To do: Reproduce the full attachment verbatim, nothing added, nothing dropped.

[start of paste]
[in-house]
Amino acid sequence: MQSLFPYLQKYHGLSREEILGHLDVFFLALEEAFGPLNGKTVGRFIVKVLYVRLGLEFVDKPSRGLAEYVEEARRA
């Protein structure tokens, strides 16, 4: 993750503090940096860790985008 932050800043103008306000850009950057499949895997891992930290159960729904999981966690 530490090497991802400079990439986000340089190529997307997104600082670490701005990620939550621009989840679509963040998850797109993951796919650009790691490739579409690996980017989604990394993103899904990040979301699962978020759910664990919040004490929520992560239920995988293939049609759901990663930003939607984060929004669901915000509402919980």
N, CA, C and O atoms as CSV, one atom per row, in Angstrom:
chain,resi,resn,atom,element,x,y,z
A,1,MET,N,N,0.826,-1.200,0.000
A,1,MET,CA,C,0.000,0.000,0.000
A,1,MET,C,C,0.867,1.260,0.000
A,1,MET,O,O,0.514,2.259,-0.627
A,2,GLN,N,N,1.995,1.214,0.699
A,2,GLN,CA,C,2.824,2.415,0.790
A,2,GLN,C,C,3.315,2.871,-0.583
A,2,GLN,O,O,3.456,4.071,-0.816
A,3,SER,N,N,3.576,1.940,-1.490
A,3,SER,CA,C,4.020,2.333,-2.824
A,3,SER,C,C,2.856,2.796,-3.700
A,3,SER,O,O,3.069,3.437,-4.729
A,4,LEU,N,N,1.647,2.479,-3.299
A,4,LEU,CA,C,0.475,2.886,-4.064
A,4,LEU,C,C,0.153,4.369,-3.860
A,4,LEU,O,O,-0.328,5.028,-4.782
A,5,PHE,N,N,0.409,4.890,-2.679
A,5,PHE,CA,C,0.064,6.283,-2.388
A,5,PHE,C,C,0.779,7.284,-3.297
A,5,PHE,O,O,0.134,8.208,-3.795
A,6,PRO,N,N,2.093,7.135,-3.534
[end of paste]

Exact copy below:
[in-house]
Amino acid sequence: MQSLFPYLQKYHGLSREEILGHLDVFFLALEEAFGPLNGKTVGRFIVKVLYVRLGLEFVDKPSRGLAEYVEEARRA
């Protein structure tokens, strides 16, 4: 993750503090940096860790985008 932050800043103008306000850009950057499949895997891992930290159960729904999981966690 530490090497991802400079990439986000340089190529997307997104600082670490701005990620939550621009989840679509963040998850797109993951796919650009790691490739579409690996980017989604990394993103899904990040979301699962978020759910664990919040004490929520992560239920995988293939049609759901990663930003939607984060929004669901915000509402919980």
N, CA, C and O atoms as CSV, one atom per row, in Angstrom:
chain,resi,resn,atom,element,x,y,z
A,1,MET,N,N,0.826,-1.200,0.000
A,1,MET,CA,C,0.000,0.000,0.000
A,1,MET,C,C,0.867,1.260,0.000
A,1,MET,O,O,0.514,2.259,-0.627
A,2,GLN,N,N,1.995,1.214,0.699
A,2,GLN,CA,C,2.824,2.415,0.790
A,2,GLN,C,C,3.315,2.871,-0.583
A,2,GLN,O,O,3.456,4.071,-0.816
A,3,SER,N,N,3.576,1.940,-1.490
A,3,SER,CA,C,4.020,2.333,-2.824
A,3,SER,C,C,2.856,2.796,-3.700
A,3,SER,O,O,3.069,3.437,-4.729
A,4,LEU,N,N,1.647,2.479,-3.299
A,4,LEU,CA,C,0.475,2.886,-4.064
A,4,LEU,C,C,0.153,4.369,-3.860
A,4,LEU,O,O,-0.328,5.028,-4.782
A,5,PHE,N,N,0.409,4.890,-2.679
A,5,PHE,CA,C,0.064,6.283,-2.388
A,5,PHE,C,C,0.779,7.284,-3.297
A,5,PHE,O,O,0.134,8.208,-3.795
A,6,PRO,N,N,2.093,7.135,-3.534